Seems counterintuitive to try doing that in a park that sees probably tens of thousands of attendees a day. It gets pretty claustrophobic there at times, especially when trying to swim upstream against a flood of triplet-stroller-wielding angry parents shoving their way into a meet-and-greet line with Queen Elsa.
Before this turns into a snarky TripAdvisor post, however, my point here is that, when done right, Disneyland is actually an ideal backdrop for bonding with acquaintances. And that’s what our Helium 10 team did across the board.
Some, like Anthony, bonded with a dozen others over fizzy drinks amid the din of Olga’s Cantina, where a droid up on stage served as DJ, dropping galaxy-famous beats.
Others roamed Disney’s California Adventure in packs, beer in hand, as they skipped from one wild ride to another (you couldn’t pay me enough to get on the ferris wheel with the swinging baskets).
For most of the day, we were free to wander as we pleased, and that was most conducive for getting to know our fellow Helium 10ers.
The funny thing about an open office is, though it’s meant to promote productivity and open up channels of communication, I think it can often have the opposite effect.
When we work, we work hard, and we get such bad tunnel vision on our projects that we either ignore those around us or end up too distracted by the goings-on.
Here at Disneyland, the hustle and bustle became a sort of entertaining white noise, and I found myself spending time with smaller groups. I got to learn a lot about some of my coworkers whom I’d known for months now, people who had sat across from me day after day and whom I didn’t know anything about beyond what they wore and what they typically ate for lunch.
I might be tangenting now, but traditional Orange County work culture does seem to carry a degree of superficiality with it. Perhaps that’s a reflection of greater OC culture in general.
I value the rare moments, like those at Disneyland, where I can actually sit down with my coworkers and gain some insight into their real selves, rather than the personalities we wear at the office. I don’t think you get that opportunity in a lot of workplaces.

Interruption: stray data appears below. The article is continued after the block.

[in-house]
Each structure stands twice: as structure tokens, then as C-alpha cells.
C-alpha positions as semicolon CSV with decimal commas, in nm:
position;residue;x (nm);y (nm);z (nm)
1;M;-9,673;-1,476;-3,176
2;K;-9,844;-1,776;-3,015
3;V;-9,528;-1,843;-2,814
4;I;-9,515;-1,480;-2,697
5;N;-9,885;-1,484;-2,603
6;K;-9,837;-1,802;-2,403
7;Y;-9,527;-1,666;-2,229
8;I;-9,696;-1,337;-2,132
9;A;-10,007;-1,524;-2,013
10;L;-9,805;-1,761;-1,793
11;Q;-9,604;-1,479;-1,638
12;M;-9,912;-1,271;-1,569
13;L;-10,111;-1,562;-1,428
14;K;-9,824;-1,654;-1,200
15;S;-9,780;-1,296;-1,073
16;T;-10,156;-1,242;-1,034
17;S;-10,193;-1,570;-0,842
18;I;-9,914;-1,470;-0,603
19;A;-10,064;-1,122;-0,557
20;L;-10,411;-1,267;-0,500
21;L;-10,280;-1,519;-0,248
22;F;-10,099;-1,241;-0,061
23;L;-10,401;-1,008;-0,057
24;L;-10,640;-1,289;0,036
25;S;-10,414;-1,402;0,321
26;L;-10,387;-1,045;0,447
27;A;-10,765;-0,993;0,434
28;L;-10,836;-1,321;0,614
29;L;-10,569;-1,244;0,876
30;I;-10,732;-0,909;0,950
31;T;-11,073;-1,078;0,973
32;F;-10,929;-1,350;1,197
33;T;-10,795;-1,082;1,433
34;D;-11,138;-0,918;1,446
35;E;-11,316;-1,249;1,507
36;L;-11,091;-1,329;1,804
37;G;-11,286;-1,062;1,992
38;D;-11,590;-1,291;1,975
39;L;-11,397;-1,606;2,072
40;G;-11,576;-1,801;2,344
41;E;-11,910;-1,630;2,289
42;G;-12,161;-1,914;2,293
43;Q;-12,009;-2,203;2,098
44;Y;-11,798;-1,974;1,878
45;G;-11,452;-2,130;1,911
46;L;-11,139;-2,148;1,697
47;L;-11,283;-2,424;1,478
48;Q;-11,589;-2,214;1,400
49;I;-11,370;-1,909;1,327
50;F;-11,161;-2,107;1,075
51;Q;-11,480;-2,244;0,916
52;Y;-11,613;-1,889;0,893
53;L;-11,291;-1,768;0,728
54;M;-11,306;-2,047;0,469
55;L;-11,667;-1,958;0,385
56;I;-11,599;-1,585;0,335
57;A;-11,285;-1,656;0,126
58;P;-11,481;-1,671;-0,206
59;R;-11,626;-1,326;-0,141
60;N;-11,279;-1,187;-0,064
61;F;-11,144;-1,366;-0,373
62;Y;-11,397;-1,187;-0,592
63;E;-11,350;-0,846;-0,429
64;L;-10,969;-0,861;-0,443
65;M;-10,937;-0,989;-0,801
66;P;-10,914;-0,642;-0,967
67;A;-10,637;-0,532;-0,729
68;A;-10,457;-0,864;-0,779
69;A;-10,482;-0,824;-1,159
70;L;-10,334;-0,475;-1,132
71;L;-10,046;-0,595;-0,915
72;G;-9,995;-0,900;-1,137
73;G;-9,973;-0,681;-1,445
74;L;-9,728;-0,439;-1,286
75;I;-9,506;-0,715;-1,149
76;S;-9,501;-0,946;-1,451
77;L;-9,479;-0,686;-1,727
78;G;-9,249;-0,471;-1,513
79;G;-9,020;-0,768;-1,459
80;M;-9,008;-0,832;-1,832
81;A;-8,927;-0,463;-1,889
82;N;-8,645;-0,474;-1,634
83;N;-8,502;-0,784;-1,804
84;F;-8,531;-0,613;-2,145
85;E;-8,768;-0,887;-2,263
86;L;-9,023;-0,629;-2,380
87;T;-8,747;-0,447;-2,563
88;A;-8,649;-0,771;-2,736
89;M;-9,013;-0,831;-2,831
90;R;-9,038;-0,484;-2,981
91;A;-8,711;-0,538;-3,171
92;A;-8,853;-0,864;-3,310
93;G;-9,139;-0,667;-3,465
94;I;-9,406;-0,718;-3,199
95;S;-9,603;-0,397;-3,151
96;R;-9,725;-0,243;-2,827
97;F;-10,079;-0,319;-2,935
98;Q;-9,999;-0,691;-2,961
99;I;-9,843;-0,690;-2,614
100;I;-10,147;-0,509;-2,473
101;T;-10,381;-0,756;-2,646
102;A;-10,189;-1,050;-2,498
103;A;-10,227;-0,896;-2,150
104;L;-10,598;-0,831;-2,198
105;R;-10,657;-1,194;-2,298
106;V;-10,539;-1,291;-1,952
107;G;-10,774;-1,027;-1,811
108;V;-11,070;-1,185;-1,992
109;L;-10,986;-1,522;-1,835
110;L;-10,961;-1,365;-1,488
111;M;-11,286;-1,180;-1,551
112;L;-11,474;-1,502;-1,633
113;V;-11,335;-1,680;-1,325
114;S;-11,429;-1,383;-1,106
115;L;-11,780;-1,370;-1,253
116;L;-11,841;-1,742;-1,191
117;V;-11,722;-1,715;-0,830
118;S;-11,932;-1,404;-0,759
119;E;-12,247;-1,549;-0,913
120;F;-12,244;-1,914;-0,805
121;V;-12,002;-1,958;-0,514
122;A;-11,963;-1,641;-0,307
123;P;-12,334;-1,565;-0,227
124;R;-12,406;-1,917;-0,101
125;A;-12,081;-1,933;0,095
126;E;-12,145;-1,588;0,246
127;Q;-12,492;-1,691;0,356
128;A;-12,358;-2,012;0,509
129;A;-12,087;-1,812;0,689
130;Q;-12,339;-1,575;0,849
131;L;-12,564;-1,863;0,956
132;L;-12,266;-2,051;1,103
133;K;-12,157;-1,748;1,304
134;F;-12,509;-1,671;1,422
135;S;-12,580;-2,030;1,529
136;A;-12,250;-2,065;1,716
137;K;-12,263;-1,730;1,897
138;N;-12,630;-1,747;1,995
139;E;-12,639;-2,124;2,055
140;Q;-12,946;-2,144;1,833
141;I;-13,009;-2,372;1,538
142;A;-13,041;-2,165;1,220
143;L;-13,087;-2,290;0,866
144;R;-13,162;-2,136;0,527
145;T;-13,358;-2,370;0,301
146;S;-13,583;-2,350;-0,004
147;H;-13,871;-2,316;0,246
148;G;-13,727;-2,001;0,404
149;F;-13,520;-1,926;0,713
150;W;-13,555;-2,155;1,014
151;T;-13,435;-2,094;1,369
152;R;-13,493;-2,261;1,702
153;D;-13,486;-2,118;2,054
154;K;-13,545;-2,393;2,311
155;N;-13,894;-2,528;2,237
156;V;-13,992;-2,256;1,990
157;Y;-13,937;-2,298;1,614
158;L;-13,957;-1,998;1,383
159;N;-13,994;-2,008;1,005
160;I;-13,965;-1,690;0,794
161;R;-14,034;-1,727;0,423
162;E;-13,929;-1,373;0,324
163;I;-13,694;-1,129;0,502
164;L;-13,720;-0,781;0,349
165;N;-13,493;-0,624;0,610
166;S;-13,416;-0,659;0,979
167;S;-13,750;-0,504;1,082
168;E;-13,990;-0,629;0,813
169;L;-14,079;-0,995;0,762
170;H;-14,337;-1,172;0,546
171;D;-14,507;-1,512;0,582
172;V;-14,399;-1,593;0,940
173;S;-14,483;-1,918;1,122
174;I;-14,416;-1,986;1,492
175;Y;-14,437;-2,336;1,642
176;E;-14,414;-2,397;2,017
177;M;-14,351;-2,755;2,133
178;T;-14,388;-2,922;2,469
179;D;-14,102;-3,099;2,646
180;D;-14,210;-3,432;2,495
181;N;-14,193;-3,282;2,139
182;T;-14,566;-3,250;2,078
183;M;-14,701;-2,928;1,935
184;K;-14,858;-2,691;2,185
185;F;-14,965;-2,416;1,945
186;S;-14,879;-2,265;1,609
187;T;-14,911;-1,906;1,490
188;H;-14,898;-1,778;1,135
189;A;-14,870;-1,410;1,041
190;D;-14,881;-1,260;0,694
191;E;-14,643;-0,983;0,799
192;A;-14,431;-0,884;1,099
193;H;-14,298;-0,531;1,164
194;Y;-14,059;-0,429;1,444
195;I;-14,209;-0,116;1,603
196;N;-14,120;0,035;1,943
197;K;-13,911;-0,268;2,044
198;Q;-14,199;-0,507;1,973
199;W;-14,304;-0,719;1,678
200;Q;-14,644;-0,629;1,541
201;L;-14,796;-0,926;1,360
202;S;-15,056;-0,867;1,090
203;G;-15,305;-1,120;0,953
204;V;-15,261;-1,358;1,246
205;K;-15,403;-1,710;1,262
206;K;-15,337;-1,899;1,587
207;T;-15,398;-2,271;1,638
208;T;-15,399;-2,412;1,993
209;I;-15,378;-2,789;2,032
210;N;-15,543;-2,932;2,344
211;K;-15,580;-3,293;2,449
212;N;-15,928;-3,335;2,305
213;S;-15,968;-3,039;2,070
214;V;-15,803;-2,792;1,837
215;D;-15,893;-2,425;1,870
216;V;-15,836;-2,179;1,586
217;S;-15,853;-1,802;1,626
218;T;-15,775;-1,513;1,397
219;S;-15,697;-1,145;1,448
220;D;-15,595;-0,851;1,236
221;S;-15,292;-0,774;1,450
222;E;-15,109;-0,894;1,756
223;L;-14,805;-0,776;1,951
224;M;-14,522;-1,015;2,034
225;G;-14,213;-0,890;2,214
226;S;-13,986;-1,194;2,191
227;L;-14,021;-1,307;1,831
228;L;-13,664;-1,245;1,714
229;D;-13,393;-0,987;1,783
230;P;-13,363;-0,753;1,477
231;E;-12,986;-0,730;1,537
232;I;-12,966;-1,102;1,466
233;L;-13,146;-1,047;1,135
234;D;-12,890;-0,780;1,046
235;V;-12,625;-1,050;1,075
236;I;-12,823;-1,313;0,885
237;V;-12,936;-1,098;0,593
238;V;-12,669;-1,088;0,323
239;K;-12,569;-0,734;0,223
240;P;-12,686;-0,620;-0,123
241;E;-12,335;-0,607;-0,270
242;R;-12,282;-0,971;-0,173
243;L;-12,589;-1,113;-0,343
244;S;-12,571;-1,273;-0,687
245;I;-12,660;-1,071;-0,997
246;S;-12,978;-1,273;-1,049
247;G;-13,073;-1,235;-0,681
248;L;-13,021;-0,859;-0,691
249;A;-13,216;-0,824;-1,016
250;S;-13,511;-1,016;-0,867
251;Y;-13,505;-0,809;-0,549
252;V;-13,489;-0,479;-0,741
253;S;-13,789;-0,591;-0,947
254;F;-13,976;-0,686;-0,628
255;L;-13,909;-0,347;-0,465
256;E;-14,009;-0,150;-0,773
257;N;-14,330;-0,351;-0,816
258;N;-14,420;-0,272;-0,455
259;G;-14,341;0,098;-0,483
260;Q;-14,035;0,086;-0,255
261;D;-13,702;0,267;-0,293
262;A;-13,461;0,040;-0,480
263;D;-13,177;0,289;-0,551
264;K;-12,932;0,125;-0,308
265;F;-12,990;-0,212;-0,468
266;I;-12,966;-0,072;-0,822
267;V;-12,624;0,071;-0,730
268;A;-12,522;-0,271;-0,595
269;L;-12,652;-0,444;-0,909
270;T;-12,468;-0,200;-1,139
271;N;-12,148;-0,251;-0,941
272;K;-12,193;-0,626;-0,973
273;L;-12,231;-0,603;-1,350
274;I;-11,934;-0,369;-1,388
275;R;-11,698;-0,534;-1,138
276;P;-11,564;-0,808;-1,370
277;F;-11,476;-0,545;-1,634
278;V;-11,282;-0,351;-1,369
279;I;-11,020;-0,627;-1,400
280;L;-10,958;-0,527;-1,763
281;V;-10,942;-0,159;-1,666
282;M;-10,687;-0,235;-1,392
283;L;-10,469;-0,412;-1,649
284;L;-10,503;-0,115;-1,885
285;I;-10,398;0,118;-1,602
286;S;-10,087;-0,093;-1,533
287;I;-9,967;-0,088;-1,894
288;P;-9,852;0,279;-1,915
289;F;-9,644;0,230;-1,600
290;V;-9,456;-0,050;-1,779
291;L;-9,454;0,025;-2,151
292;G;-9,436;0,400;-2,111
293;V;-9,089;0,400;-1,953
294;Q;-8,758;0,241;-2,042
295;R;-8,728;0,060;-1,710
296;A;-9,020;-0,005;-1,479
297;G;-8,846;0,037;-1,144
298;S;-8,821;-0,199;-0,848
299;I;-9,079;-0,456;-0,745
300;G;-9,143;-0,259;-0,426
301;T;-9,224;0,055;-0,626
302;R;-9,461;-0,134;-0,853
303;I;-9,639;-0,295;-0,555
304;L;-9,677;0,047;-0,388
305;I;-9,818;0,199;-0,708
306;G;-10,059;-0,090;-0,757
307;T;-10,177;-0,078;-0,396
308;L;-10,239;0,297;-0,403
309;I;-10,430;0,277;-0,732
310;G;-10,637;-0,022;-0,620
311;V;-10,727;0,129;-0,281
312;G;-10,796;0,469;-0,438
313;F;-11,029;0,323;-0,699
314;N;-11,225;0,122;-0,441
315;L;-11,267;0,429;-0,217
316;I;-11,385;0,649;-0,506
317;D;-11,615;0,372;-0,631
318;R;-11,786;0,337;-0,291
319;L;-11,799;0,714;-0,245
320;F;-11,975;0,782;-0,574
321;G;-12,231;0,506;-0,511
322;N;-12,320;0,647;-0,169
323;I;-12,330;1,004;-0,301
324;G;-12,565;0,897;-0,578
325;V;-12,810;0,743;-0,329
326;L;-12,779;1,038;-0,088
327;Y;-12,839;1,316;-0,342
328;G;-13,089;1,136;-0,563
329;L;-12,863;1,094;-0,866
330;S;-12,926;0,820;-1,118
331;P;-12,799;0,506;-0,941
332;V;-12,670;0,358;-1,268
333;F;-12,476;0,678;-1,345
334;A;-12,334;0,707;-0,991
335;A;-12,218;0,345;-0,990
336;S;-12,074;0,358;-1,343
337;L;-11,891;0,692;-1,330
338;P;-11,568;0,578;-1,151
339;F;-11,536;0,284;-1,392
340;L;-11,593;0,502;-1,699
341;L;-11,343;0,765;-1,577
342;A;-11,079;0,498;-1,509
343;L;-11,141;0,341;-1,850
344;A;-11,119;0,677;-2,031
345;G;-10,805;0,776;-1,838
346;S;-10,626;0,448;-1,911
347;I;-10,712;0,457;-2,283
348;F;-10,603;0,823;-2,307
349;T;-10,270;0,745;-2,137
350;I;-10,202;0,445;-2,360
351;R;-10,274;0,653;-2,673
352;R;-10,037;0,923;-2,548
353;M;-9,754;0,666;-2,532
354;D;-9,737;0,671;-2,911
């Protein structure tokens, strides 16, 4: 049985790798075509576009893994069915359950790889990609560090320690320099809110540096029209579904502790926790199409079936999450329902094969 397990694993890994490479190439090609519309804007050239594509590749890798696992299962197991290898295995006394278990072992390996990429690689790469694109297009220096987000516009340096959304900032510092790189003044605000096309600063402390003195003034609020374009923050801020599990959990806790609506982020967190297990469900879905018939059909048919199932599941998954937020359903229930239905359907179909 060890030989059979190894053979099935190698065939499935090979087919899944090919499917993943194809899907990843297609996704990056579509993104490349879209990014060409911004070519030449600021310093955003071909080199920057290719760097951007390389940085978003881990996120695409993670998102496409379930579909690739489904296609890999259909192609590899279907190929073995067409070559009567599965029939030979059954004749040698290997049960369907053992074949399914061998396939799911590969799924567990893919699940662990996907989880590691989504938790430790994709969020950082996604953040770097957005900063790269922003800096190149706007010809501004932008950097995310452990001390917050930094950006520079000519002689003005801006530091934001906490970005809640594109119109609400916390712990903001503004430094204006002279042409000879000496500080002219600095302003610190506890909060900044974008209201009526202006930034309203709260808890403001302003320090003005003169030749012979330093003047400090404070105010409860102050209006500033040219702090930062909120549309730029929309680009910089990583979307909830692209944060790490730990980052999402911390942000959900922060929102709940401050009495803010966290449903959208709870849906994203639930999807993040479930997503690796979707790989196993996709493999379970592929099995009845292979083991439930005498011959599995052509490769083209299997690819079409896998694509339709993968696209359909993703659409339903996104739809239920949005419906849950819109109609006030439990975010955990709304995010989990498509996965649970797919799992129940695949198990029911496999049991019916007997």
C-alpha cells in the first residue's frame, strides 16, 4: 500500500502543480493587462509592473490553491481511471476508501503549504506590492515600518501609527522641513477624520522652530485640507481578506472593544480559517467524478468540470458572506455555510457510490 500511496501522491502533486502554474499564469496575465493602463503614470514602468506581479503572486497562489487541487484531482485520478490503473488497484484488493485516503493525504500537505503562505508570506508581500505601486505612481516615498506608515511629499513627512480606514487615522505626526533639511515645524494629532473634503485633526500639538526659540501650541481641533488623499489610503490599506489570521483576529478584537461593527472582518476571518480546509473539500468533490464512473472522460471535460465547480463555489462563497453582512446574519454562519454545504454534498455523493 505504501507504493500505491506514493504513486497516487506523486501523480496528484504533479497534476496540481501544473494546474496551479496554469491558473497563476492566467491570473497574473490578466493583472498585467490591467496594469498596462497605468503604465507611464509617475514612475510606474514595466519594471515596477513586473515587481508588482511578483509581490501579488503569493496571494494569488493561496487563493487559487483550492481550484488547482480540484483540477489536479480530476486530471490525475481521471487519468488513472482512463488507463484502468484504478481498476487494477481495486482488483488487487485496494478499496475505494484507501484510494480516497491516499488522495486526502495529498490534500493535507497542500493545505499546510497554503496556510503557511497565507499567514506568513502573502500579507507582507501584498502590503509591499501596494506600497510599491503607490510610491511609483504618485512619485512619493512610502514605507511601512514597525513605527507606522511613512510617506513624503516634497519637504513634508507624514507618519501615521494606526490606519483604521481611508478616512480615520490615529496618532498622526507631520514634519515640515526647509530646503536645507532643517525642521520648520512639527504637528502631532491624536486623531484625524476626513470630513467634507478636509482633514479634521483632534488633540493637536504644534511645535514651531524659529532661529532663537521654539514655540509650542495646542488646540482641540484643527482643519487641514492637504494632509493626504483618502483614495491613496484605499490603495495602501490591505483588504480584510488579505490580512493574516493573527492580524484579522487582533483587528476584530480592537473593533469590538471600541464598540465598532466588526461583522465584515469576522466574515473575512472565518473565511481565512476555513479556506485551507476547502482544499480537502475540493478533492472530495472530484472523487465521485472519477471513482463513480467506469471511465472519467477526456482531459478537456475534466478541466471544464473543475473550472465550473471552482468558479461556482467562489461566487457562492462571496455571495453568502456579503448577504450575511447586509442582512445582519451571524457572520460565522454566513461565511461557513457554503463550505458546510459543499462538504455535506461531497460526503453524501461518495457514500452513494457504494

This leads me full circle. Because at the end of the day, I think people can cultivate a greater synergy with their coworkers if they know them beyond their office personality. When we genuinely care about each other as humans and not just as Employee #XYZ, we do better for each other.
I know it’s kind of ironic to talk about being a statistic at Disneyland, which I’m sure employs thousands of “cast members” at any one time – and I mean no disrespect to them because everyone’s role matters.
It’s the same principle at Helium 10, at a Fortune 500 company, at a mom and pop, or at Disneyland. Everyone’s role contributes to the quality and efficiency of the final product, whatever that may be.
And, at dinner that day, when we sat down at two long tables out on the patio of Catal, overlooking Downtown Disney, I realized that the fact I could weather through 12 grueling hours of hiking around the parks in 90F heat meant that I do indeed enjoy the company of my fellow Helium 10 colleagues.
And, from Chuck…
I’m an old guy.
I don’t feel that way, but it’s an honest numerical fact.
I’m also a former pro hockey player, and currently enjoy ultra trail running, surfing, skateboarding, and rock climbing.
So, I’m not that old.
Still, when I came into the Helium 10 offices the very first time for my job interview, it was with two distinct sentiments swirling around my brain.
First, in an odd quasi-parental way, I was proud of Helium 10 for making an overture to me in the first place. I was slightly outside of the normal southern California tech industry demographics.
I’ve seen my hoped-for role being filled in print media, television and movies by overachieving post-slacker wonder-kids who 5 years down the road will be snapping up all the available loft space from San Francisco to Seattle.
I was admittedly something of an outlier.
Second, as I took a quick peek through the decidedly hip, orange county office space that Helium 10 had recently moved to, I saw good looking young people sitting on big comfy bean-bag chairs playing video games on an enormous flat screen tv.